The authorities suspect that the scraping noises the friend overheard were caused by Miss Drexler's removing the napkin container.

After Miss Drexler and her friend left the bathroom, a matron cleaned the bloody stall, placed soiled towels in a plastic bag in the bathroom's trash receptacle and took the bag to an outside trash bin. As she carried it, she noticed that it was heavy and called a maintenance worker. He looked inside the bag and found the knotted bag containing the baby's body.

If the matron had not been curious about the bag's weight, Mr. Kaye said, the body might never have been found.

''No one knew this woman was having a baby,'' he said.

Photo: Melissa Drexler and her lawyer, Steven Secare, entering a courtroom at Monmouth County Courthouse in Freehold yesterday. She was charged with murder in the death of her newborn boy at her senior prom June 6. (Associated Press)(pg. B4)
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Re: CNN Tonight with Don Lemon on Bill Clinton & BLM

Postby admin » Fri May 27, 2016 11:45 pm

The Picture of Ordinary: Before Prom Night, a Suspect Was the Girl Next Door
by Abby Goodnough and Bruce Weber
July 2, 1997



LACEY TOWNSHIP, N.J., June 29— A month ago, 18-year-old Melissa Drexler was just a quiet, somewhat introverted high school senior who wanted to graduate from Lacey Township High School here, get on with her summer job at a retail store on the beach and hang out with her boyfriend. By all accounts, hers was an undistinguished life, she an ordinary girl. ''Really mellow,'' one friend called her. She'd gone to dancing school. She wanted to be a fashion designer. She liked club music. She was looking forward to the prom, trying on dresses with her friend Rebecca.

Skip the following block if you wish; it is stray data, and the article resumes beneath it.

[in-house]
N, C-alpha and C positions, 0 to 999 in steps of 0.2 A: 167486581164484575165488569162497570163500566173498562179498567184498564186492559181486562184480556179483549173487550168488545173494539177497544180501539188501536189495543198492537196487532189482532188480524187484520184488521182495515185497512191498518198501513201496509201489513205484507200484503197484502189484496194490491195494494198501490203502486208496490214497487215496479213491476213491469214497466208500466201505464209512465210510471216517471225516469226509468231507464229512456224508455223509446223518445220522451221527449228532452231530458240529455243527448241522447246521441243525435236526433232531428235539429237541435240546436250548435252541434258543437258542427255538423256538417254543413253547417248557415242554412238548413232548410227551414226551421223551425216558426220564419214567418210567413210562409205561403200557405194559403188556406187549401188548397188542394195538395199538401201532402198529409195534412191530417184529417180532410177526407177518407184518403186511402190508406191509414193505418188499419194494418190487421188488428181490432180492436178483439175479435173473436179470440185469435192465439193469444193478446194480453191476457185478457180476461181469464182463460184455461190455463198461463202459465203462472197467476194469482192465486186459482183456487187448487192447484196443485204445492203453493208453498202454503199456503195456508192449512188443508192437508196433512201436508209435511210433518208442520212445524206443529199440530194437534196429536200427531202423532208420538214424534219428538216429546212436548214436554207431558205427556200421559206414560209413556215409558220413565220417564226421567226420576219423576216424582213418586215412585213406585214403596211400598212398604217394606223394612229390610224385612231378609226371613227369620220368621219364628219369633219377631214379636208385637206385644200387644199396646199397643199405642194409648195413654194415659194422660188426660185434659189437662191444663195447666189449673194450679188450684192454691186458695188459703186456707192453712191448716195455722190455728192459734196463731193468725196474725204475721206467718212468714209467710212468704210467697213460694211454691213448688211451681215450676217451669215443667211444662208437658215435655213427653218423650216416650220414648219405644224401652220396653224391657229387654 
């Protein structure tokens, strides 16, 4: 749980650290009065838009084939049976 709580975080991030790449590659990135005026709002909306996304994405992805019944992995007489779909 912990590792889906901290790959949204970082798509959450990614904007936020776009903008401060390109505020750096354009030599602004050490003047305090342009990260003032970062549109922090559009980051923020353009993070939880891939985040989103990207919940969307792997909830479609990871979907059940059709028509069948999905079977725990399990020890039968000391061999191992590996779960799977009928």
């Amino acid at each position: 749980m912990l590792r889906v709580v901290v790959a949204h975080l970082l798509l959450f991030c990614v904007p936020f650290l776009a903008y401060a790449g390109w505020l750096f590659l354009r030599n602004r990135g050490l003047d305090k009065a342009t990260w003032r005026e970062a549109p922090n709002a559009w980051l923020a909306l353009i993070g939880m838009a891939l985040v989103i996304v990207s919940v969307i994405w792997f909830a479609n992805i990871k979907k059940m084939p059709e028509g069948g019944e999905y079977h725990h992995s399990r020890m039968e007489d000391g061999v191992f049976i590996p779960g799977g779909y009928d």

But on the evening of June 6, shortly after she and her boyfriend, John Lewis, arrived at the Garden Manor in Aberdeen, some 40 miles north in Monmouth County, Melissa gave birth to a boy who was found shortly afterward by a maintenance worker in a bag of trash. At that moment she ceased being a normal teen-ager and began her new life as the focus of an agonizing mystery.

Was the baby born dead, as friends of Miss Drexler said she had told them, or alive, as John Kaye, the Monmouth County prosecutor who has charged Miss Drexler with murder, contends?

It is also unclear who, if anyone, knew Miss Drexler was pregnant. Her parents have said they did not. Her boyfriend, Mr. Lewis, who is the likely father, has said he did not. There are even some friends of Miss Drexler's who wonder whether she herself knew.

''As far as I know, she did not know she was pregnant,'' said Sarah Dorrick, who, like Miss Drexler, graduated from Lacey Township High School last month and said the two ate lunch together daily. ''She never said anything, and there was no change in her behavior in school to indicate she was.''

Lynn Ganelli, the mother of Miss Drexler's friend Rebecca, said that Rebecca had suspected nothing when the girls went shopping for Miss Drexler's prom dress a few weeks before the event.

''She was trying on small sizes,'' Mrs. Ganelli said. ''There's no way she looked eight and a half months pregnant.''

And finally, the prosecutor's account of what happened on June 6 has been disputed by friends of John and Melissa's. According to Mr. Kaye, the six-pound baby was born alive, then was either strangled by Miss Drexler or suffocated after being tied up in a plastic garbage bag. He says that afterward, Miss Drexler returned to her table, ate a salad and danced at least one dance before school officials questioned her about the bloodstained bathroom stall.

The Drexler family, Mr. Lewis and everyone connected with Lacey Township High School declined to comment on the case. But Tim Hoban, a close friend of Mr. Lewis's who also knew Miss Drexler well, said that according to what both Mr. Lewis and Miss Drexler told him in the days after the prom, she had no idea she was going to deliver a child that night.

''She went into that bathroom to go to the bathroom,'' Mr. Hoban said.

Both Mr. Lewis and Miss Drexler told him that the baby had been born dead, he said, and that Miss Drexler had disposed of the tiny corpse in a panic.

''The reason she did what she did was the color of the baby really scared her when it came out,'' Mr. Hoban said. ''She told me the umbilical cord was wrapped around its neck when it came out and the baby was blue.''